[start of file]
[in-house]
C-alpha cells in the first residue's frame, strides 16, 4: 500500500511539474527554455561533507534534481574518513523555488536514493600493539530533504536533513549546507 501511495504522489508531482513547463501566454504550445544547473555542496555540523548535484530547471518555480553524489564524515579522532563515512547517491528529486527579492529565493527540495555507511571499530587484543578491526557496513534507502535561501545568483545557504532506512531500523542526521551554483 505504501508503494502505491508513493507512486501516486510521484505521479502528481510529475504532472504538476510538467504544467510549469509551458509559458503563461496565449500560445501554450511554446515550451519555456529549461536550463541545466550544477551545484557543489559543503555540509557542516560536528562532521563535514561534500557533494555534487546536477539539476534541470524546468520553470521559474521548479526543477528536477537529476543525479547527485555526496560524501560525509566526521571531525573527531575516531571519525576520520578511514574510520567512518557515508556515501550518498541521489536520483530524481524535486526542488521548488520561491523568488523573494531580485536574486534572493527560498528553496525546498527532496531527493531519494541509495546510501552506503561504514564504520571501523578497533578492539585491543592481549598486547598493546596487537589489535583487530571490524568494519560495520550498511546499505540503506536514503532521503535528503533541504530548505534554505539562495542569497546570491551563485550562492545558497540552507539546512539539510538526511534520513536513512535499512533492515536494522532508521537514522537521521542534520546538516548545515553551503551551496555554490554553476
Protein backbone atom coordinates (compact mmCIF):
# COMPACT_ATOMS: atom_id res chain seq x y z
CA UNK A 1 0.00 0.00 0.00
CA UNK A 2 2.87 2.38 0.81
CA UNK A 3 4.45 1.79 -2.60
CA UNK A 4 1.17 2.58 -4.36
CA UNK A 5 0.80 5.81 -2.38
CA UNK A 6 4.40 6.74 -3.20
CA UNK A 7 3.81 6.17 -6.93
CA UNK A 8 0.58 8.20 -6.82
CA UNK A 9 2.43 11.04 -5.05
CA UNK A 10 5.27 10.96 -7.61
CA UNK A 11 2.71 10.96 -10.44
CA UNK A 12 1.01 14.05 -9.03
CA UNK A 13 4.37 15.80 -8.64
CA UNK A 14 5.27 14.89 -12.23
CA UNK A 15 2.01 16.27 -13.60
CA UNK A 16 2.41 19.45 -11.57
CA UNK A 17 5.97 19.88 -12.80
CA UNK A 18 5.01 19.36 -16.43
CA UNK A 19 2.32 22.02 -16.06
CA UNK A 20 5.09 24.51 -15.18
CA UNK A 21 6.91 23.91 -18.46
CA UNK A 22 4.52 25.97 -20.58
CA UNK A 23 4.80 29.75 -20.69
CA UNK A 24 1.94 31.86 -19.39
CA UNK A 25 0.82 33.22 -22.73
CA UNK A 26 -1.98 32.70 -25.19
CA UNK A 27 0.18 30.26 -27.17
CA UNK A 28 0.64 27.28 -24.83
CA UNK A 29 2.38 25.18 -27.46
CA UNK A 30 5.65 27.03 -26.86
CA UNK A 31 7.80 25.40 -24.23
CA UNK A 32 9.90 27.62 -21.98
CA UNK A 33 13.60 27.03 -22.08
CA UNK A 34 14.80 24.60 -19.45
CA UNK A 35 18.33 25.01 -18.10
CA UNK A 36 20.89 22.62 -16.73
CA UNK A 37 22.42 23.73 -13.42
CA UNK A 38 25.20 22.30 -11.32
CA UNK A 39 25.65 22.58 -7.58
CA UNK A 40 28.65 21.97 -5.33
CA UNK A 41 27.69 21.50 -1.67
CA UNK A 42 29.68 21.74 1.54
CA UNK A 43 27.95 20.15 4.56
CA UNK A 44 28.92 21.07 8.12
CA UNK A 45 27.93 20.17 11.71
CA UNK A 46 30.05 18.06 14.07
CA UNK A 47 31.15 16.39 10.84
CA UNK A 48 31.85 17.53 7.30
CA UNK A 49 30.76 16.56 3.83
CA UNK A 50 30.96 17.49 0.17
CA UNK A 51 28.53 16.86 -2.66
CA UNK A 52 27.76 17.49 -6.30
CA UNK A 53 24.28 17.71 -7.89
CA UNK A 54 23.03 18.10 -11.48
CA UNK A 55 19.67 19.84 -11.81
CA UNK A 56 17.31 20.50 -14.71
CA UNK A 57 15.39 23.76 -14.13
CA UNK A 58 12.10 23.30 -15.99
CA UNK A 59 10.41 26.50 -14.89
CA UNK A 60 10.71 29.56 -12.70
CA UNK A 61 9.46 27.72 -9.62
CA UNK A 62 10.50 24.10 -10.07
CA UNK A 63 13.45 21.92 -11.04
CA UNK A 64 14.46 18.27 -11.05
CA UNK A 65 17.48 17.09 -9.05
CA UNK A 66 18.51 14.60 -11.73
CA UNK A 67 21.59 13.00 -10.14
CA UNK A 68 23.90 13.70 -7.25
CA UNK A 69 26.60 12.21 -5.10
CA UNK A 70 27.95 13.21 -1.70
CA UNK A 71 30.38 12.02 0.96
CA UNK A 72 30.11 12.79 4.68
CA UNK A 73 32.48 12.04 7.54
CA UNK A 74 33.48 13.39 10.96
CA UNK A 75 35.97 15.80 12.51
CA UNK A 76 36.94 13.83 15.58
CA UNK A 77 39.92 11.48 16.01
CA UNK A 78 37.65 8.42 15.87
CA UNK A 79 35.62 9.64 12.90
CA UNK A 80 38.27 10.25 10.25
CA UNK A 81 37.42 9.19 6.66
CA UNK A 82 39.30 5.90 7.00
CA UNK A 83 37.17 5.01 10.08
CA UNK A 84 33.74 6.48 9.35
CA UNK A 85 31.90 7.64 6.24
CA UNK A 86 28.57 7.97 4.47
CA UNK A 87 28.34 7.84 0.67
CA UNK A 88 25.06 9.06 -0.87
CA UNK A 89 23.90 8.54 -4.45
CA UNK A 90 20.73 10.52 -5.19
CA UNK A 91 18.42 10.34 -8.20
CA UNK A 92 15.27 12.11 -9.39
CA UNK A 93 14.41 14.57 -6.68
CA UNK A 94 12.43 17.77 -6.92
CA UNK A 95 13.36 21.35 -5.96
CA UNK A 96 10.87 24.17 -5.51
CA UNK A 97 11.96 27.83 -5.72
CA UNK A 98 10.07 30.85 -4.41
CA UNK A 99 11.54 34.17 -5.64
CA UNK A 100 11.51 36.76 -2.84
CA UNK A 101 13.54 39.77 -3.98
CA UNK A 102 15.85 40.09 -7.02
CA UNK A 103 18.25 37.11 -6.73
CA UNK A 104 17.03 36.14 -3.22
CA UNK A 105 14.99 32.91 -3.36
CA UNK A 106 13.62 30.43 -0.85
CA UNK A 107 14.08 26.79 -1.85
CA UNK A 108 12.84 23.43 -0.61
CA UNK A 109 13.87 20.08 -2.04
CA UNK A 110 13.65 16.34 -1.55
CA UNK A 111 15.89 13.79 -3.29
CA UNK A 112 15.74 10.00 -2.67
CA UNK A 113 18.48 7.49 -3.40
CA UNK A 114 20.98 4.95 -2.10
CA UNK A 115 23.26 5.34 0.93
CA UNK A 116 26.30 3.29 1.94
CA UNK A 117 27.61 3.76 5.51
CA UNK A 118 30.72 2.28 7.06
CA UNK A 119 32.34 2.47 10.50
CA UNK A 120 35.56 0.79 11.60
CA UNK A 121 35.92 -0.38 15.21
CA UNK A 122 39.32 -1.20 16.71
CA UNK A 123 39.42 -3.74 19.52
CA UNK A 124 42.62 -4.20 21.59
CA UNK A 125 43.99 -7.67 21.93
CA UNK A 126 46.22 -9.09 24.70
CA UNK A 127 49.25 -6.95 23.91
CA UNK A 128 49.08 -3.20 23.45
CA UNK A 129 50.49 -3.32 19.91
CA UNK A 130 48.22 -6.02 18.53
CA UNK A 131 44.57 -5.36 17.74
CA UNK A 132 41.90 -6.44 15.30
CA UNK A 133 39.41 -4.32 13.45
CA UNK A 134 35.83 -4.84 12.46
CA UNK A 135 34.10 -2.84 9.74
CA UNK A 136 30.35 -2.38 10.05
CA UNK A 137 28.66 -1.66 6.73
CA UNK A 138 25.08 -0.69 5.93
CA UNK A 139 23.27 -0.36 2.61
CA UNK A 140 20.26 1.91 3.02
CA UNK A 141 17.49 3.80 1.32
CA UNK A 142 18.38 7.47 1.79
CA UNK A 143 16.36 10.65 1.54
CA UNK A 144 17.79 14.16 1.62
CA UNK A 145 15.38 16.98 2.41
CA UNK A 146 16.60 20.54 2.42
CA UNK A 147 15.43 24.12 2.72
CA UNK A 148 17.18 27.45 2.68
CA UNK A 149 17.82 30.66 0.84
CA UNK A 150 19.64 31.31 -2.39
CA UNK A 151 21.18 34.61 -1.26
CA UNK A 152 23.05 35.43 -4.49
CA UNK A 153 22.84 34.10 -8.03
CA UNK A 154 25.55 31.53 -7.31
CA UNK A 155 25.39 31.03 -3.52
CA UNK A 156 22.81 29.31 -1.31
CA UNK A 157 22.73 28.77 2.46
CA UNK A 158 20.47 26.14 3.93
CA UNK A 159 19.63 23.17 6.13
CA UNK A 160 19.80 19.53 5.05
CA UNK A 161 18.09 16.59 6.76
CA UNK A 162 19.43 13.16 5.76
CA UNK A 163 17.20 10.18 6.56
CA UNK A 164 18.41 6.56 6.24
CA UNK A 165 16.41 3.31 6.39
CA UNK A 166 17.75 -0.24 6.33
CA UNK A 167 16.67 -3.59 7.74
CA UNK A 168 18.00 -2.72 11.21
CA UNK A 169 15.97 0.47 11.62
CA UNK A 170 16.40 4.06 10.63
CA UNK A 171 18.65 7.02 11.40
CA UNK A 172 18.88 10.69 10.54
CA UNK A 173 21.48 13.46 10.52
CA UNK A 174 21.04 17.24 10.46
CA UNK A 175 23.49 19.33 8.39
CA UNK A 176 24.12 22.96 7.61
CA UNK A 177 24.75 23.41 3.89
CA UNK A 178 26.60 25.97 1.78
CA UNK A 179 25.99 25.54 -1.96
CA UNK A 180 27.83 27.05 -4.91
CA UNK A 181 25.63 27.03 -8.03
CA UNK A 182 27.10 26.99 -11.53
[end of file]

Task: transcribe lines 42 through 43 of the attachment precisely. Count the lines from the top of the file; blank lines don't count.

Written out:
CA UNK A 38 25.20 22.30 -11.32
CA UNK A 39 25.65 22.58 -7.58